The push for ever-greater data management and analytics capabilities has led to an increase in the use of NoSQL databases. The technology offers many advantages, including scalability, performance, and flexibility. However, these advantages translate into difficulties protecting applications that run atop NoSQL databases. Traditional snapshot approaches don’t work very well. New approaches to database backup have emerged, though, that make it possible to protect data in NoSQL databases.
NoSQL, as its name implies, refers to database management systems (DBMSs) that do not use Structured Query Language (SQL), which has been the standard for most commercial databases since the 1980s. Microsoft SQL Server, Oracle, IBM DB2 and MySQL are popular examples. SQL relational databases suffer from a lack of horizontal scalability and rigidity that comes from the table designs in relational systems. The NoSQL approach gets around these problems.
There are now many types of NoSQL databases on the market today. These include simple “key-value” databases as well as sophisticated suites like MongoDB. MongoDB is an open-source NoSQL DBMS that uses flexible documents to store and process multiple types of data, rather than structured tables. The documents are formatted in Java Script Object Notation (JSON). With this approach, they can distribute heterogeneous datasets across more than one system.
NoSQL users are able to work with virtually any data type due to the technology’s elastic data model. The results are simplified database management, which developers tend to like, and a highly scalable database that creates a highly available and high-performing environment to support applications. This appeals to database administrators (DBAs) and infrastructure managers.
Conventional incremental backup methods are not effective for NoSQL databases. There are a number of reasons for this, including the distributed, scaled-out nature of most NoSQL database instances. They store data in different places, often with rates of data change varying greatly from one part of the database to another.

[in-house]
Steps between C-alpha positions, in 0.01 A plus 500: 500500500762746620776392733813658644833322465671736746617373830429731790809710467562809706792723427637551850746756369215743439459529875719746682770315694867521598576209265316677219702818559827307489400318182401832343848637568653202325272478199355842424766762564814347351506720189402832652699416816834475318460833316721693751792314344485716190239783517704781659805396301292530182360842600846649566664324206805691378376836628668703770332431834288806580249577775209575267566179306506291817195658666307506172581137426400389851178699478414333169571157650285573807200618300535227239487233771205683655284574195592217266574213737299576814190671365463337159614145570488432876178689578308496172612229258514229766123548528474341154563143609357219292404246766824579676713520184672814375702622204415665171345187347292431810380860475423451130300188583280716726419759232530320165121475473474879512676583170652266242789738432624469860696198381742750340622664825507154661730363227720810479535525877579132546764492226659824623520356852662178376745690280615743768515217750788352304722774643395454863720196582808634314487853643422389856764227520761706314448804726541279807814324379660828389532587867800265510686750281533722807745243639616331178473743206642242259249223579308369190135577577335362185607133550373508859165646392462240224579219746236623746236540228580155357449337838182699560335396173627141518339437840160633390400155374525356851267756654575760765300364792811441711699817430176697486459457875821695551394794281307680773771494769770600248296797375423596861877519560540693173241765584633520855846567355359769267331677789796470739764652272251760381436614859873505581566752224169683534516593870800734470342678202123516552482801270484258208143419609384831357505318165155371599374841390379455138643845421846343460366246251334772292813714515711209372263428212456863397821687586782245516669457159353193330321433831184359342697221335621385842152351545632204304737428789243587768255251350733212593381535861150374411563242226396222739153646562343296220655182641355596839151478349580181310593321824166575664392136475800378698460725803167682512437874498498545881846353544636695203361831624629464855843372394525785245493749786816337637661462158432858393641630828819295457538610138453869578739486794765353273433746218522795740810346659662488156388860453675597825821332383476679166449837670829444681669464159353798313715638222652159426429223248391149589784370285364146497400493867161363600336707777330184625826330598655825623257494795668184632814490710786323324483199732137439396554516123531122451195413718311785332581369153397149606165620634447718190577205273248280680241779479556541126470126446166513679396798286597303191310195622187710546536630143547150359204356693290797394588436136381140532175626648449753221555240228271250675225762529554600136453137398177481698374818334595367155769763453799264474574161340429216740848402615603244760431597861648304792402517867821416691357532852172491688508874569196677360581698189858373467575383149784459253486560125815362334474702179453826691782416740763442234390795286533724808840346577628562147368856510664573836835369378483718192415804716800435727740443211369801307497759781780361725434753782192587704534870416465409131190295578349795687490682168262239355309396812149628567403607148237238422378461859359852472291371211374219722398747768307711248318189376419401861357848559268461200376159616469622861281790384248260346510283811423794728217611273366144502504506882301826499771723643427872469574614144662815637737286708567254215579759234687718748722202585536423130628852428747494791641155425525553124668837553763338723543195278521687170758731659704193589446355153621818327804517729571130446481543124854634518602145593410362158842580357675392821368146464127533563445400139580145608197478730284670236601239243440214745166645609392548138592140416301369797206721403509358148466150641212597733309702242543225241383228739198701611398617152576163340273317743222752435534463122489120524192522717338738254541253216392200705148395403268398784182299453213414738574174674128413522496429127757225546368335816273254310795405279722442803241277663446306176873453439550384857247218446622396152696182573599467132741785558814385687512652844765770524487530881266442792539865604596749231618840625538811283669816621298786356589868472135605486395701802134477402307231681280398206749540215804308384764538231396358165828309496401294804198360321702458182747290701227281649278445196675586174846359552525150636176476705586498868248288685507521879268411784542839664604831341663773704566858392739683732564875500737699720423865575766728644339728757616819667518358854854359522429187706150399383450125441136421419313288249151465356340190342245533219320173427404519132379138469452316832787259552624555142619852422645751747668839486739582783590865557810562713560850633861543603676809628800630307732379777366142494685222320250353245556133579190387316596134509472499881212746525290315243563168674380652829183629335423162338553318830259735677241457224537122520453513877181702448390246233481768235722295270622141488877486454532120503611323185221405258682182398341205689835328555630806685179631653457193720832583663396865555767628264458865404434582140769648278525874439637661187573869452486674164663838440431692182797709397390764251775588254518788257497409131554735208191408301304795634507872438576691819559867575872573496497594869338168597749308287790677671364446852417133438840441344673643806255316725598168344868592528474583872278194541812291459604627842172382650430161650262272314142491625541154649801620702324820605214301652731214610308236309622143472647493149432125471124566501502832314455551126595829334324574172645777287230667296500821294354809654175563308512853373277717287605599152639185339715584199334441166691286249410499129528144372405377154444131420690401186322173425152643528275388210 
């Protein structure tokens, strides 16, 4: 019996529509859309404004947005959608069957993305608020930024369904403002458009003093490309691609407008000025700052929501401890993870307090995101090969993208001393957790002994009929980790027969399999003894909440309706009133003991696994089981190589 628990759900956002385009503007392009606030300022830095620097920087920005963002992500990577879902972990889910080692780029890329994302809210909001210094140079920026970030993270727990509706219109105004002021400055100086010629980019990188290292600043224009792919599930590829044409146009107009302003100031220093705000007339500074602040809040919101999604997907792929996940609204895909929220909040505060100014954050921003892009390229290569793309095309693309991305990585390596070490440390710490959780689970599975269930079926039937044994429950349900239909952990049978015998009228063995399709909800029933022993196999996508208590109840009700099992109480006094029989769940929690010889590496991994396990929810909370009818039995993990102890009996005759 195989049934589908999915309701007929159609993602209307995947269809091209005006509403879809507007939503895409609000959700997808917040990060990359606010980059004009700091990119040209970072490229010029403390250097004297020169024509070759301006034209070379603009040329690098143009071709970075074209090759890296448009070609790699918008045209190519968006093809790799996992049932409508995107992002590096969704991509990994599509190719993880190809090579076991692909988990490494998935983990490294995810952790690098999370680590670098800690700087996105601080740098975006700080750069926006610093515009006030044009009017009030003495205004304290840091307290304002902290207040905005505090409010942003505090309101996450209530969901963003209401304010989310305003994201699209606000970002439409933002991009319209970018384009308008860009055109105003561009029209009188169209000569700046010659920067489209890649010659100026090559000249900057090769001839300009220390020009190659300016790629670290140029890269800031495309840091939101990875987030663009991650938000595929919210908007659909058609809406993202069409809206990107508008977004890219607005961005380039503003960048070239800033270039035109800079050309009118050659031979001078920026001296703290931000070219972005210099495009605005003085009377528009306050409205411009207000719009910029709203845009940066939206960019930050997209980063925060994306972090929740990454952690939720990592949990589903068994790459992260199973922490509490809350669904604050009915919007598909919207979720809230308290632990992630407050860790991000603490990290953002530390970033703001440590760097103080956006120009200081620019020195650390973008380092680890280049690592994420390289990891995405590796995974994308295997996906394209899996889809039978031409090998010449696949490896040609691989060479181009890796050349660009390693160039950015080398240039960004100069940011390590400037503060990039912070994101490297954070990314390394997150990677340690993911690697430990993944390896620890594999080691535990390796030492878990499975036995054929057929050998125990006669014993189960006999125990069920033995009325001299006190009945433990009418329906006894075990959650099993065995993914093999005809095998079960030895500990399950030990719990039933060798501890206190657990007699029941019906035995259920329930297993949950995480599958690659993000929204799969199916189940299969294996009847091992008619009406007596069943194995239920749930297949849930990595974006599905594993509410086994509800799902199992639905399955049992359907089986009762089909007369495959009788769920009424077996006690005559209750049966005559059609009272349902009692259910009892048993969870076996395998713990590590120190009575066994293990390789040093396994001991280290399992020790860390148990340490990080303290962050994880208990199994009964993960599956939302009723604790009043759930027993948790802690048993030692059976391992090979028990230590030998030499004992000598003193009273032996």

A typical NoSQL instance supporting an application has a very large data set with a high rate of change. Periodic snapshots will typically fail to capture all that’s required for a reliable Recovery Time Objective (RTO). Also, if data is compromised, the snapshot will restore corrupted data. Built-in replication functions won’t help, either. They may simply replicate corrupted data.
The other major backup issue with NoSQL databases relates to their lack of compliance with the principle of atomicity, consistency, isolation, and durability (ACID). The ACID transaction model, which is standard for SQL databases, ensures the integrity of the database by making any change in one part of the database be consistent and durable across the entire database.
For example, in an ACID-compliant database, if two users attempt to perform operations that will affect the same data, e.g., two people trying to buy a single copy of a book, the database will isolate the transactions so they occur one at a time. One person will get the single copy of the book. The other will be told it’s out of stock. Without ACID, both people could buy the same book and the database would have no way of reconciling the inconsistency.
Conventional backup solutions are built to work with the ACID transaction model. As a result, they cannot create an accurate “point-in-time” backup of a NoSQL database. A further complication emerges from the fact that many modern apps running atop NoSQL are “always on.” The database cannot be “quiesced” for a backup. Most NoSQL databases use an approach of “eventual consistency” in place of ACID. This makes the database faster and easier to scale, but it requires a lot of time and repairs to recover if there is a failure. This is not good for RTOs.
It is possible to back up a NoSQL database. Solutions, as exemplified by Rubrik Mosaic, deliver app-consistent backups for NoSQL databases using a policy-driven approach. Mosaic streams data from NoSQL database clusters in parallel, so the backups can be stored anywhere, in public cloud infrastructure, private clouds, or Network Attached Storage (NAS). This approach enables a “forever” incremental backup without having to quiesce the NoSQL database and the app it supports. Protection is granular, so backup and recovery can occur at the levels of the database as a whole or individual tables.
Learn more about how Rubrik can help you protect apps running on NoSQL databases with Rubrik Mosaic.